Tuesday, 19 July 2011

Catholic publishing heritage

The news was announced last week that Continuum, a leading Catholic publisher, has been bought by Bloomsbury, the publisher of the Harry Potter novels.

The Continuum International Publishing Group was established in its current form in 1999, when Continuum Publishing in New York merged with the London-based Cassell’s academic and religious publishing division. Before and since that date, acquisitions had been part of the company’s strategy, and their imprints included T&T Clark (founded in Edinburgh in 1821) and Burns and Oates (founded in 1847).

Burns and Oates was founded by James Burns in 1847 and among its earliest authors was Cardinal Newman. It continued to publish outstanding Roman Catholic thinkers thereafter – G.K. Chesterton, Ronald Knox, Hans Küng, Yves Congar, Karl Rahner, Romano Guardini, Thomas Merton and Frederick Copleston SJ.

Designated ‘Publishers to the Holy See’ by Pope Leo XIII, Burns & Oates has also maintained a strong tradition of publishing official works for the Catholic Church in England and Wales, including The Catechism of the Catholic Church, The Compendium of Social Doctrine of the Catholic Church and numerous liturgical publications approved for official use in Catholic churches in England, Scotland and Wales. Their list of authors now includes another generation of outstanding Catholic writers such as Timothy Radcliffe OP, Joseph Ratzinger (now Pope Benedict XVI), Cardinal Daneels, Eamon Duffy, Cardinal Walter Kasper and Anselm Grün. Continuum was awarded Independent Publishers' Group Publisher of the Year 2011 and Academic & Professional Publisher of the Year.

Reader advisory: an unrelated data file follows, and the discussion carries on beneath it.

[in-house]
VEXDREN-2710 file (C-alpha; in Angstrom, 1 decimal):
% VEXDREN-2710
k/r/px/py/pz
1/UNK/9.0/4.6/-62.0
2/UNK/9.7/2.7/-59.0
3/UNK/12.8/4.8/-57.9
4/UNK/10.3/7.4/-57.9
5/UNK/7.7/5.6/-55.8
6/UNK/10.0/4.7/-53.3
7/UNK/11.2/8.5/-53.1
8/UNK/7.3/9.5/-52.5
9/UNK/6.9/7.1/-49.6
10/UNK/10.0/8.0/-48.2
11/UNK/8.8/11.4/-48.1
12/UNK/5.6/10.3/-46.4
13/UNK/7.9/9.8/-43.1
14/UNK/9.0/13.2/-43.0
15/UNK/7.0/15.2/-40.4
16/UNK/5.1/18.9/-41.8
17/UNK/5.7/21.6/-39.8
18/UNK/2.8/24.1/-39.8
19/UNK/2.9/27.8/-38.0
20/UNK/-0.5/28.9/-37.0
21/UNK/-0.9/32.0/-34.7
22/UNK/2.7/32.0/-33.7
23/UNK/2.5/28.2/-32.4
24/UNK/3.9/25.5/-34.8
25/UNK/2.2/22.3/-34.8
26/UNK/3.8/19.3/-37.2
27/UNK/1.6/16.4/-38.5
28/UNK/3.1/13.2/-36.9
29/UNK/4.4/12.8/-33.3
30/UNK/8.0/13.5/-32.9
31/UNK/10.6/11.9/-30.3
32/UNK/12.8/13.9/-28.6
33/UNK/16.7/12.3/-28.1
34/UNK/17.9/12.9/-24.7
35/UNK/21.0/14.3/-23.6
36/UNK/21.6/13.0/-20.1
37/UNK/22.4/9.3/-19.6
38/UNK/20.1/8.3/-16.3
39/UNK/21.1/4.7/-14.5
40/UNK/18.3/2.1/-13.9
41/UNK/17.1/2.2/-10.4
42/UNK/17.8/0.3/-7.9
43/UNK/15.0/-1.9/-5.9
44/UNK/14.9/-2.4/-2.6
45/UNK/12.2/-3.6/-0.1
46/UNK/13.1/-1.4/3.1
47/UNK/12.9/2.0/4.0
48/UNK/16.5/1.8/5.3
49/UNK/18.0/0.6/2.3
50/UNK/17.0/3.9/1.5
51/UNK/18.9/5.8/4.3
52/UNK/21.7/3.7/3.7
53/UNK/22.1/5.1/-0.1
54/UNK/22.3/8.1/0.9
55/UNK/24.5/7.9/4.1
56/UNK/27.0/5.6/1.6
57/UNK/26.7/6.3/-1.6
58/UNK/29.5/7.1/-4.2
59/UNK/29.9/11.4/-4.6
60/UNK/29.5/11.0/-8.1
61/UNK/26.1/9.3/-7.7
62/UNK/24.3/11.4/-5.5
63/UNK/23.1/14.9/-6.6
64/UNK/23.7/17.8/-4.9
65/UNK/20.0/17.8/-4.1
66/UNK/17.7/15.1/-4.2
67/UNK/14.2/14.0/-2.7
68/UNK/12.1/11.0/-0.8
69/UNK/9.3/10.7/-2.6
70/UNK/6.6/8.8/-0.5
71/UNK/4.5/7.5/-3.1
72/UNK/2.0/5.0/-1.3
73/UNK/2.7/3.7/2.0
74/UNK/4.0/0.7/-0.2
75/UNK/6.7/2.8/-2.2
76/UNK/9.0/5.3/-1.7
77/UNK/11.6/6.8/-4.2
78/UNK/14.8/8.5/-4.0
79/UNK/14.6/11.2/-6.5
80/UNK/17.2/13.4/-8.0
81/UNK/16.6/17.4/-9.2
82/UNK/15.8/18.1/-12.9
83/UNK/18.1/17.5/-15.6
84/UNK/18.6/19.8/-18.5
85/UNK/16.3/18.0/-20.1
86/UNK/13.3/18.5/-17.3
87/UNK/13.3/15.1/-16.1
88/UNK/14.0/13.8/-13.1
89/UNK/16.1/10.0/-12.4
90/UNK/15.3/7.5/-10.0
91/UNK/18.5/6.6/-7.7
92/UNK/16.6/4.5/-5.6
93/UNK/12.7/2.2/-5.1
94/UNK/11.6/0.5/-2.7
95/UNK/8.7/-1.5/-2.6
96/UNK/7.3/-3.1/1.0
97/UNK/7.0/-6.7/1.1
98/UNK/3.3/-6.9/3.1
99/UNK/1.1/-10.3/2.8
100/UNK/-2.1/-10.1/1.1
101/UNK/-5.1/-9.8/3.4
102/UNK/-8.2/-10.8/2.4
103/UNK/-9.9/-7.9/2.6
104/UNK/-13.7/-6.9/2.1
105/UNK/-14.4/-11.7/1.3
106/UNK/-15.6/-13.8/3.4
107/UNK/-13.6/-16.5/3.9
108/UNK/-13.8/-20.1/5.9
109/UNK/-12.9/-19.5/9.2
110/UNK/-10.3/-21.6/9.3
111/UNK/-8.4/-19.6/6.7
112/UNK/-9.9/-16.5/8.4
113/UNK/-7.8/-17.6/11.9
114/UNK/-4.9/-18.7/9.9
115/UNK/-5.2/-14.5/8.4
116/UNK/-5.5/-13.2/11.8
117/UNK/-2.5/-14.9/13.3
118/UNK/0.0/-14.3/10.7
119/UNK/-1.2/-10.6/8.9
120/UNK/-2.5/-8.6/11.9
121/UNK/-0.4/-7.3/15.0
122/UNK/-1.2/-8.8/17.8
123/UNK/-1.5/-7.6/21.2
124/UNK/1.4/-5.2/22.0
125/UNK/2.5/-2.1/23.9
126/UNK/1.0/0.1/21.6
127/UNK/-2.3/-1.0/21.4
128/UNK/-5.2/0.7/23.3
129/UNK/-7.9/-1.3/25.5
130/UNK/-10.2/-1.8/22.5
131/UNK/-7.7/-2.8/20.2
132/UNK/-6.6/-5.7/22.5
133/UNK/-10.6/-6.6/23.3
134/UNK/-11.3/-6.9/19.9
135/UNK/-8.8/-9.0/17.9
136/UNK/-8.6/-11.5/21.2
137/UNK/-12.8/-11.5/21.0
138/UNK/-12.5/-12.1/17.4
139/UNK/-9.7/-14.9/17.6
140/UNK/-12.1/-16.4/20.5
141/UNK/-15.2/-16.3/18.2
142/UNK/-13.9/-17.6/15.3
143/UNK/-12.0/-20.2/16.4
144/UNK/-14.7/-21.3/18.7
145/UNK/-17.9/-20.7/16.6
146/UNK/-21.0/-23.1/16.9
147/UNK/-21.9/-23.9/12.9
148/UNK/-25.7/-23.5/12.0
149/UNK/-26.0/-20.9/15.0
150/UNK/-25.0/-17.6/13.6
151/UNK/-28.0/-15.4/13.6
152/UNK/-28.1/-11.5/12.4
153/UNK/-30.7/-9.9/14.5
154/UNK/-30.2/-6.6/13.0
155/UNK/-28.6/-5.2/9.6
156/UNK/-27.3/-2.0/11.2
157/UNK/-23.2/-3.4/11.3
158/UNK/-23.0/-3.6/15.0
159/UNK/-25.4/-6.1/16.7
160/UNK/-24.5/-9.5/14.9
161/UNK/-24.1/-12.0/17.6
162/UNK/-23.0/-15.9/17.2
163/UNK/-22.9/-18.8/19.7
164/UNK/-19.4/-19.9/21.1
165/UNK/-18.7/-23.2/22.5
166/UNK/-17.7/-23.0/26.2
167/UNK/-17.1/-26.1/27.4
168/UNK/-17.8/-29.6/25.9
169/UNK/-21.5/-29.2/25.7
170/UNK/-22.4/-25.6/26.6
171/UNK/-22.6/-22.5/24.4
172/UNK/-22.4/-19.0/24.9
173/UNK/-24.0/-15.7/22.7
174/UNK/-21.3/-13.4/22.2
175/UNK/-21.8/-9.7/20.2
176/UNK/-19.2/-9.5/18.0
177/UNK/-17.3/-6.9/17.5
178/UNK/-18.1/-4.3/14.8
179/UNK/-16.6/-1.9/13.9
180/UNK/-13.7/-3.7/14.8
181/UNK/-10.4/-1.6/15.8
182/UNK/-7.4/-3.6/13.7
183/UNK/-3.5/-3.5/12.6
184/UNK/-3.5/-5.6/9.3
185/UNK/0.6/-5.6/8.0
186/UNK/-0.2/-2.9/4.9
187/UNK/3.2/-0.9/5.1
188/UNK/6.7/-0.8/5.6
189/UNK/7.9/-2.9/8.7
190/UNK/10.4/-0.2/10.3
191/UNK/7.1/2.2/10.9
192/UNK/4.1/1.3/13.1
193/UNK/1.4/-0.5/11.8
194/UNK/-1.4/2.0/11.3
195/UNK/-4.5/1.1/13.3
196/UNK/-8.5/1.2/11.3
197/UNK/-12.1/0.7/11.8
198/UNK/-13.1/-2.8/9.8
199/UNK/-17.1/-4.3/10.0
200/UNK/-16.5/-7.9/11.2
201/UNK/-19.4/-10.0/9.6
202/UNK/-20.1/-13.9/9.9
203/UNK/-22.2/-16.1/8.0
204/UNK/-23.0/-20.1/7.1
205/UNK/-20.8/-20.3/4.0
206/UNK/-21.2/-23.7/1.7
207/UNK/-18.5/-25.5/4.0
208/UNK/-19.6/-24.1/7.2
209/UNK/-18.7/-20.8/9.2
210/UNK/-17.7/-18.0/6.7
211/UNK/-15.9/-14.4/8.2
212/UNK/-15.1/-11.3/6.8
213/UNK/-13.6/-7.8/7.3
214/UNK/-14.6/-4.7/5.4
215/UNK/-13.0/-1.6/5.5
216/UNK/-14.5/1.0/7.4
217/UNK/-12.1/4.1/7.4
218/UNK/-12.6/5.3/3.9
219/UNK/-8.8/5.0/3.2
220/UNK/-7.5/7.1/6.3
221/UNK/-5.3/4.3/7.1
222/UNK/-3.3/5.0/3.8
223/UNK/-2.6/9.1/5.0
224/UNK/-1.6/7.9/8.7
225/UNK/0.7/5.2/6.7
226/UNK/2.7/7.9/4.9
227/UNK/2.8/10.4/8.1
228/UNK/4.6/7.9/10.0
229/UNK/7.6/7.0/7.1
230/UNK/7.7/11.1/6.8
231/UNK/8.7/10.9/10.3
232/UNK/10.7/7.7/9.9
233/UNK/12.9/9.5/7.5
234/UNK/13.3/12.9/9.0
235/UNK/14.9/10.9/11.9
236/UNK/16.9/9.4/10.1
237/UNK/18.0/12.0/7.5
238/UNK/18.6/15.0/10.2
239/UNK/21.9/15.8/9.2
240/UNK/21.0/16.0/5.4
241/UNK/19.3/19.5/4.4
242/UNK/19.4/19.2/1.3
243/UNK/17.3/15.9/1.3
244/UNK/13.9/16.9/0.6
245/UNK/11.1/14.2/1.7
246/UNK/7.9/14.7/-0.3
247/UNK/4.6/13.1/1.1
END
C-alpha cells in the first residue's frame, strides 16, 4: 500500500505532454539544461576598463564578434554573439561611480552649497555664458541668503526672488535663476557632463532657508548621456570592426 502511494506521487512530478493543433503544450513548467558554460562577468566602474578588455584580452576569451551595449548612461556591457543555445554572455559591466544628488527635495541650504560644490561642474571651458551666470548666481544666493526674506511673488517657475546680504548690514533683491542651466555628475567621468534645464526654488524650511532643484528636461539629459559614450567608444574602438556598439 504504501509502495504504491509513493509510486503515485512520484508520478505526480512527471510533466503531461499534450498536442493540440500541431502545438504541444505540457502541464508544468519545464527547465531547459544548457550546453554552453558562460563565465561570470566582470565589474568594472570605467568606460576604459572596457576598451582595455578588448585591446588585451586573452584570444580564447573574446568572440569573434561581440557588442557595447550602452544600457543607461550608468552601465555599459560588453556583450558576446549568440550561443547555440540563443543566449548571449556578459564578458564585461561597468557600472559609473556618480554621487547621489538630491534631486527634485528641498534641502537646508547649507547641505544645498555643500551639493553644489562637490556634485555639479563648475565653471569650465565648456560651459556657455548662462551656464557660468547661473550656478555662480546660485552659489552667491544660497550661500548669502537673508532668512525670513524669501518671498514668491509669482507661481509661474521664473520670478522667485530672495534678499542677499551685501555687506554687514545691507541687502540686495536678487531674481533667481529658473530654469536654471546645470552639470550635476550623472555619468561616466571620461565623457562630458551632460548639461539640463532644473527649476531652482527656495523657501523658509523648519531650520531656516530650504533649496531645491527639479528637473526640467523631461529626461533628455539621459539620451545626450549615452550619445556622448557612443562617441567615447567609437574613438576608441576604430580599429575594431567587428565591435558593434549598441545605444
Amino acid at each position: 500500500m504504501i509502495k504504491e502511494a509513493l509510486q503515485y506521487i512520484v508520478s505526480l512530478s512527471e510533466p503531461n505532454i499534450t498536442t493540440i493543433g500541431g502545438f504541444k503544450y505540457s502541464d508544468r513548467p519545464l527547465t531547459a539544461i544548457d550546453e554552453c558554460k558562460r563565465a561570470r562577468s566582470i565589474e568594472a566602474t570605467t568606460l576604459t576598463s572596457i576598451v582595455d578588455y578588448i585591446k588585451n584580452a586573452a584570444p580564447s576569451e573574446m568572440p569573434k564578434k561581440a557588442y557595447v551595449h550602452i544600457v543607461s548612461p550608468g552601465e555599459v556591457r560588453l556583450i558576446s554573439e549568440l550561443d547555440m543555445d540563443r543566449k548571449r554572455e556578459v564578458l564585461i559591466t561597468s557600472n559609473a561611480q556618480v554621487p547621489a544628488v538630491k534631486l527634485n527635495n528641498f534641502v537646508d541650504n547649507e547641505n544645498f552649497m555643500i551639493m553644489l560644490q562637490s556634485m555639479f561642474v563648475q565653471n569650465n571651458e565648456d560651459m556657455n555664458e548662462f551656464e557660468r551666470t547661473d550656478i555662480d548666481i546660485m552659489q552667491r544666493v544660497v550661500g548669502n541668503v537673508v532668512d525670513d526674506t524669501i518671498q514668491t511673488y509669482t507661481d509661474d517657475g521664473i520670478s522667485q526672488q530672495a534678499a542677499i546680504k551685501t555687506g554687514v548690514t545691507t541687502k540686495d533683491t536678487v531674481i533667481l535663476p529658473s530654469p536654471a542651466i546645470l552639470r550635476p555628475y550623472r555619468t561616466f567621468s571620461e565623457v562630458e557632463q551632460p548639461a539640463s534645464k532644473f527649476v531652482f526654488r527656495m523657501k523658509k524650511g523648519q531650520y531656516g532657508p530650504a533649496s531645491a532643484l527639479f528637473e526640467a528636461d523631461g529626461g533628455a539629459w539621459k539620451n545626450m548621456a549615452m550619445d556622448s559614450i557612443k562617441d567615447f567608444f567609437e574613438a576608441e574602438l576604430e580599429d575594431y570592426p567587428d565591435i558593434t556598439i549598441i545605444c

Burns and Oates once occupied premises which now house the London bookshop of ST PAULS. Longevity of memory is a wonder thing, which is often seen in visitors to our shop when they make comments such as, "I remember when this was Burns and Oates" or, as one lady said, "It is so nice to see this place is still a Catholic bookshop, it’s much bigger than Burns and Oates ever was." A heritage ST PAULS is proud of, but one which can only be maintained if we have the support of Catholic and other Christian publishers.